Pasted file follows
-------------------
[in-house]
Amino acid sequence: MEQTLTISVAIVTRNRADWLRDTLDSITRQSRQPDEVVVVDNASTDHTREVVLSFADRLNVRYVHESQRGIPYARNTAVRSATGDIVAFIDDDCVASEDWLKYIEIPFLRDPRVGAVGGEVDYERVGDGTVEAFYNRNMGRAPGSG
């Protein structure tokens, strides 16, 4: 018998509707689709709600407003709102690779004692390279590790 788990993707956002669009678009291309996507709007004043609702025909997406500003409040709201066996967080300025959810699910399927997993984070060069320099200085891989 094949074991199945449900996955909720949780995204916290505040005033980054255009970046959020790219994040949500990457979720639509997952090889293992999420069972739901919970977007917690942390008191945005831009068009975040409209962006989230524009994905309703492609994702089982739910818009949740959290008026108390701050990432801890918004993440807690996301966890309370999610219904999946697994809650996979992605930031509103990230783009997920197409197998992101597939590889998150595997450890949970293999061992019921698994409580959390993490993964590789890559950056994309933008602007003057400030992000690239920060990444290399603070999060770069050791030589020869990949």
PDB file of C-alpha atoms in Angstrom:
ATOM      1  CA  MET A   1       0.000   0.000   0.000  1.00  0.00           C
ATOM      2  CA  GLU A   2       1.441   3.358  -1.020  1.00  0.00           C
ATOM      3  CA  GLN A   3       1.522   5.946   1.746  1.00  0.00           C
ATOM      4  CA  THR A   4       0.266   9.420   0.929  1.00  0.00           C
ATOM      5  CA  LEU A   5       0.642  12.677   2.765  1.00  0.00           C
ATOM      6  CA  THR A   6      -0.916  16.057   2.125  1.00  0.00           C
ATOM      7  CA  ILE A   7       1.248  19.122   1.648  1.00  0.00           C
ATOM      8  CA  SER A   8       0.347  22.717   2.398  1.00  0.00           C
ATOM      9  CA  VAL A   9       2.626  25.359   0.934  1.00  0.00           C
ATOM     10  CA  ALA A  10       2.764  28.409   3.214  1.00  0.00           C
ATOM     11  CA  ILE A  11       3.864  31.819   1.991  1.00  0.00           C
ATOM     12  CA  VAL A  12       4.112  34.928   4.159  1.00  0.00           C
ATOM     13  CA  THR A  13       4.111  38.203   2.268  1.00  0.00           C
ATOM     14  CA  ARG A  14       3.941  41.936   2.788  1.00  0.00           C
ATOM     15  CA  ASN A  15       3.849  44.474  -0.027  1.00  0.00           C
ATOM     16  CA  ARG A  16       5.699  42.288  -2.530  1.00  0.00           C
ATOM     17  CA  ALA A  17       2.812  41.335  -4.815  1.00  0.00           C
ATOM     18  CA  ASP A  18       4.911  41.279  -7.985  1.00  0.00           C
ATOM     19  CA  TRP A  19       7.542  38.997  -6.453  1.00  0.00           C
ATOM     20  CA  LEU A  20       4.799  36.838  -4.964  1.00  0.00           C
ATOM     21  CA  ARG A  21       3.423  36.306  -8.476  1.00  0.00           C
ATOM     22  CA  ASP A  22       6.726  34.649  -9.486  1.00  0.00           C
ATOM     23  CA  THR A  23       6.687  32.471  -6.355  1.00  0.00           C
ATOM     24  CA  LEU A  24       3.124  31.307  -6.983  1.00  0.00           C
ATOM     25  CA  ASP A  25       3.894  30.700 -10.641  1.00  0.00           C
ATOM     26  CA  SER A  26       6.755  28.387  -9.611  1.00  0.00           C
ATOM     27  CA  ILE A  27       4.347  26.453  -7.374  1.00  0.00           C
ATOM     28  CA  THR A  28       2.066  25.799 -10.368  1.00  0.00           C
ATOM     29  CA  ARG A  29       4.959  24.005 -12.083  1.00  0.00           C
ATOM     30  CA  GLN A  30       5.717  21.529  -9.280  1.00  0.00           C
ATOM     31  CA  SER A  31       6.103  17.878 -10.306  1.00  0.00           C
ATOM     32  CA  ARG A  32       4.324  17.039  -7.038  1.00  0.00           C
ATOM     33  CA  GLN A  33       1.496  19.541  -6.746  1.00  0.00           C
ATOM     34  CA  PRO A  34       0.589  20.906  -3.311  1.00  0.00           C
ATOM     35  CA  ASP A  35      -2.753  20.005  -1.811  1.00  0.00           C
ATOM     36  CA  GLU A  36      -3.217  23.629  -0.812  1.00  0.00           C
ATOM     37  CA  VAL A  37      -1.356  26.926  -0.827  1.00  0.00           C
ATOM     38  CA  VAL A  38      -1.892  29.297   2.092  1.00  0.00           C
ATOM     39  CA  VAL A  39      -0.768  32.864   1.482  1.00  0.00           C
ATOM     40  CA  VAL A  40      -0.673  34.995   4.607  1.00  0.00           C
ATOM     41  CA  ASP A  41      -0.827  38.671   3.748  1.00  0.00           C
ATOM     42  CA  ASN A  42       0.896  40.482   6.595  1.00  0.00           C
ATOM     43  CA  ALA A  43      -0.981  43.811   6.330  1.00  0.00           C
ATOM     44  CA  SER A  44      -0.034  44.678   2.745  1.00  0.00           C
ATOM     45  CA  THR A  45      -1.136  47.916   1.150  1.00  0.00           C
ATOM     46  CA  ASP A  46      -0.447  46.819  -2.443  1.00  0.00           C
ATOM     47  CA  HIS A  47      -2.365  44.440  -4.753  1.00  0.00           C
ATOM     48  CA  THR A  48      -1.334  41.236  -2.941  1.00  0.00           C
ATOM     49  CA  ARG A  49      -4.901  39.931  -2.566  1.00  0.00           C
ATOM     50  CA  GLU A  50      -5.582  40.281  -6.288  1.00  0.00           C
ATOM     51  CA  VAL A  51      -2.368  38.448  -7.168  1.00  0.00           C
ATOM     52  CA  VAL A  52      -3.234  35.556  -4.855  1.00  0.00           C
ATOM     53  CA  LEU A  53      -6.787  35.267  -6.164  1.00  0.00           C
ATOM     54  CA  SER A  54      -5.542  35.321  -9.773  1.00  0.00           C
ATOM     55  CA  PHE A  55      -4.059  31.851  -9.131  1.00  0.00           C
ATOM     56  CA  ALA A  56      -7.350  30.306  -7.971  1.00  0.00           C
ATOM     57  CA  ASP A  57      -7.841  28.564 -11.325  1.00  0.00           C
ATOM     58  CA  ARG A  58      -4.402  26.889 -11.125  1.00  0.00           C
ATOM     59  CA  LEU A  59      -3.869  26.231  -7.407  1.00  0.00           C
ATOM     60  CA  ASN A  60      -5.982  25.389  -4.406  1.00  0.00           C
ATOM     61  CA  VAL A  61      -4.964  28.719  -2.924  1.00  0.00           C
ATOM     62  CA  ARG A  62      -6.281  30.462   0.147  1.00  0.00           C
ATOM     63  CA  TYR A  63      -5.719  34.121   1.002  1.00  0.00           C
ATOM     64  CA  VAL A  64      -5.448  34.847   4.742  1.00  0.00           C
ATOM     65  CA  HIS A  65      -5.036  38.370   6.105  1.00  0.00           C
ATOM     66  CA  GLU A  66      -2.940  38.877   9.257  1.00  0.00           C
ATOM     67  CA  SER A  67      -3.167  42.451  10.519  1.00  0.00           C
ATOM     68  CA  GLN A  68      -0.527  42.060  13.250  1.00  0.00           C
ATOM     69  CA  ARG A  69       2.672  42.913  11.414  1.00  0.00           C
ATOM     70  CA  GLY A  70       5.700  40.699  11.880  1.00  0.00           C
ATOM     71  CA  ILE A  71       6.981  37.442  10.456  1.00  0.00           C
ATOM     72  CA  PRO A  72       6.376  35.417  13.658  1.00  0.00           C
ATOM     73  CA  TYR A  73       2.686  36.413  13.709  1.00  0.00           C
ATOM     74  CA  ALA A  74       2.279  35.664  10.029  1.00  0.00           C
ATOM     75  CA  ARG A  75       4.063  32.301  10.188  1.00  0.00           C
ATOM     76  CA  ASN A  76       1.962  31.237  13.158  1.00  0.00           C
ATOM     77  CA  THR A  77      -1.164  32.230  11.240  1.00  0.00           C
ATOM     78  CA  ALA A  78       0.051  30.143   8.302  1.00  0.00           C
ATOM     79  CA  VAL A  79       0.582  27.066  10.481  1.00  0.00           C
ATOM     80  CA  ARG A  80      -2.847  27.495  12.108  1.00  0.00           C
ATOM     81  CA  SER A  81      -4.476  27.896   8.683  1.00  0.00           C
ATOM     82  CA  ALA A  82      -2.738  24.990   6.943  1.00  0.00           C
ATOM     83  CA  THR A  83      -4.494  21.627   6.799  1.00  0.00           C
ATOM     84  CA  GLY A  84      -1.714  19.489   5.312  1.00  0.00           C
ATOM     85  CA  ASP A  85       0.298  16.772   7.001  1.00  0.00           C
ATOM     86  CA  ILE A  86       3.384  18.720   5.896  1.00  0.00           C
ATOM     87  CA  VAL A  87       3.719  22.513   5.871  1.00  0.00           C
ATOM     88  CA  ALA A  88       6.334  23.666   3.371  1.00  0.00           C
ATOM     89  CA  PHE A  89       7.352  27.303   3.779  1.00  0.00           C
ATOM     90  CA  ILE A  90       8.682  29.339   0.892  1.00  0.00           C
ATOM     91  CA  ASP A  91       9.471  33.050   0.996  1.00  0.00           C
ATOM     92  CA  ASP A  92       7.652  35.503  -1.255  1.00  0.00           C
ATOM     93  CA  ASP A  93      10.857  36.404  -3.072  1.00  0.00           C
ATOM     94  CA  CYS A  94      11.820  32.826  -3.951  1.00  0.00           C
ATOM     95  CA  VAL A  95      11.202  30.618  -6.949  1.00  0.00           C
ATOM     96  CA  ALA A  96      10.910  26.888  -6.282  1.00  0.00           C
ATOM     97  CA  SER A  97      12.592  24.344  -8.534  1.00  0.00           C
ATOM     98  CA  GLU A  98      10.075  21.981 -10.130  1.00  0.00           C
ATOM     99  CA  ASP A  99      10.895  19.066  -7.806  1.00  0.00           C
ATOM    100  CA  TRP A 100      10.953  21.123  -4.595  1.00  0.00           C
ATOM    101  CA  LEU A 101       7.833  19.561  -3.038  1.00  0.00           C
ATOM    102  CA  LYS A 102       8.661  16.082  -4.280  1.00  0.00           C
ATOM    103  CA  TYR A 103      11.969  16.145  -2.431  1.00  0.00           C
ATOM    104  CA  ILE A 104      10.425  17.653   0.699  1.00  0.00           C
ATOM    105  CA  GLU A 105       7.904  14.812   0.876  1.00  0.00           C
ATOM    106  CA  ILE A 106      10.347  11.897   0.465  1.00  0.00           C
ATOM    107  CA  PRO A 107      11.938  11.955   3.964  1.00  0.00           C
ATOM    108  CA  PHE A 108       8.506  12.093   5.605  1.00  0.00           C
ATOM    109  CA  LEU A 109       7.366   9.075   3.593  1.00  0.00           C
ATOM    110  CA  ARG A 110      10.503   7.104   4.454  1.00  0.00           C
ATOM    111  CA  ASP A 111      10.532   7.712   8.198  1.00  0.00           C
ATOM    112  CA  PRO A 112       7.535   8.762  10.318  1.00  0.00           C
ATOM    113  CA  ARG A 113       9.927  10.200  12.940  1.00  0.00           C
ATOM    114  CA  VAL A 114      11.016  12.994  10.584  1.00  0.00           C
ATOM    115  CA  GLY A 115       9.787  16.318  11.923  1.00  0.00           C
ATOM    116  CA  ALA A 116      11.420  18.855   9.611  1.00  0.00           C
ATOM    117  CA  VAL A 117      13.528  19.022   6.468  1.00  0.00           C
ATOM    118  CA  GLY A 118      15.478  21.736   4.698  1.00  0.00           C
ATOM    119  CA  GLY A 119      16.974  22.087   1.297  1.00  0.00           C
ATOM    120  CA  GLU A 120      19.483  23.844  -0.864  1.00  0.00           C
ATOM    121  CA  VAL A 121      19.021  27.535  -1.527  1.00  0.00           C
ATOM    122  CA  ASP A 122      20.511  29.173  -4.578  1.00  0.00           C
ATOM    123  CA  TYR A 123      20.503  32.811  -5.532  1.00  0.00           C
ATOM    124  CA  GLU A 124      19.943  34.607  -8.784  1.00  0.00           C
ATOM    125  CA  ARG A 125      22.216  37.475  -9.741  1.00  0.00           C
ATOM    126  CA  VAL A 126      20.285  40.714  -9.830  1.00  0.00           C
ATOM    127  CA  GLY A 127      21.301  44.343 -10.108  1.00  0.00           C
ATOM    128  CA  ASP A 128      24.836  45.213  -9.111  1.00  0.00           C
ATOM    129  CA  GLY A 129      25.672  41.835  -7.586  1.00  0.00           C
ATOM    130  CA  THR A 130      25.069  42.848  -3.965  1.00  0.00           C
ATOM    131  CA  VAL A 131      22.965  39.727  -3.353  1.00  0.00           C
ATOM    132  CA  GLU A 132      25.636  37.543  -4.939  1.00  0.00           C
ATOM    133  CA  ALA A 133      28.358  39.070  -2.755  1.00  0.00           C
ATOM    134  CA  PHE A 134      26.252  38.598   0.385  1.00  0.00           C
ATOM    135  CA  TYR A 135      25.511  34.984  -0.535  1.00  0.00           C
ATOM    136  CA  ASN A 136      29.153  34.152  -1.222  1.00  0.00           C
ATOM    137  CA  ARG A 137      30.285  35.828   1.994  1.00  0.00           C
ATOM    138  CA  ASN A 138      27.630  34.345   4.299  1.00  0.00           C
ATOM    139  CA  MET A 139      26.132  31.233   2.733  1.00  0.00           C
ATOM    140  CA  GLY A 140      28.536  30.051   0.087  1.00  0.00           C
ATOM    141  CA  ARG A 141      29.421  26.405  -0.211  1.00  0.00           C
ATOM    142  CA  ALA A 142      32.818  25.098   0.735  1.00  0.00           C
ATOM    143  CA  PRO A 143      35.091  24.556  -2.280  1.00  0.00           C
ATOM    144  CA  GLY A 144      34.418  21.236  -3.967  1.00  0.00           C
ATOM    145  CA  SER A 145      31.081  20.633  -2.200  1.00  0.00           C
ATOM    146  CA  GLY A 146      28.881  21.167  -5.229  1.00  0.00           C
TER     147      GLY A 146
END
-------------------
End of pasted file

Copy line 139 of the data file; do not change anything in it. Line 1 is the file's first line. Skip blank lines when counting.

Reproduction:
ATOM    135  CA  TYR A 135      25.511  34.984  -0.535  1.00  0.00           C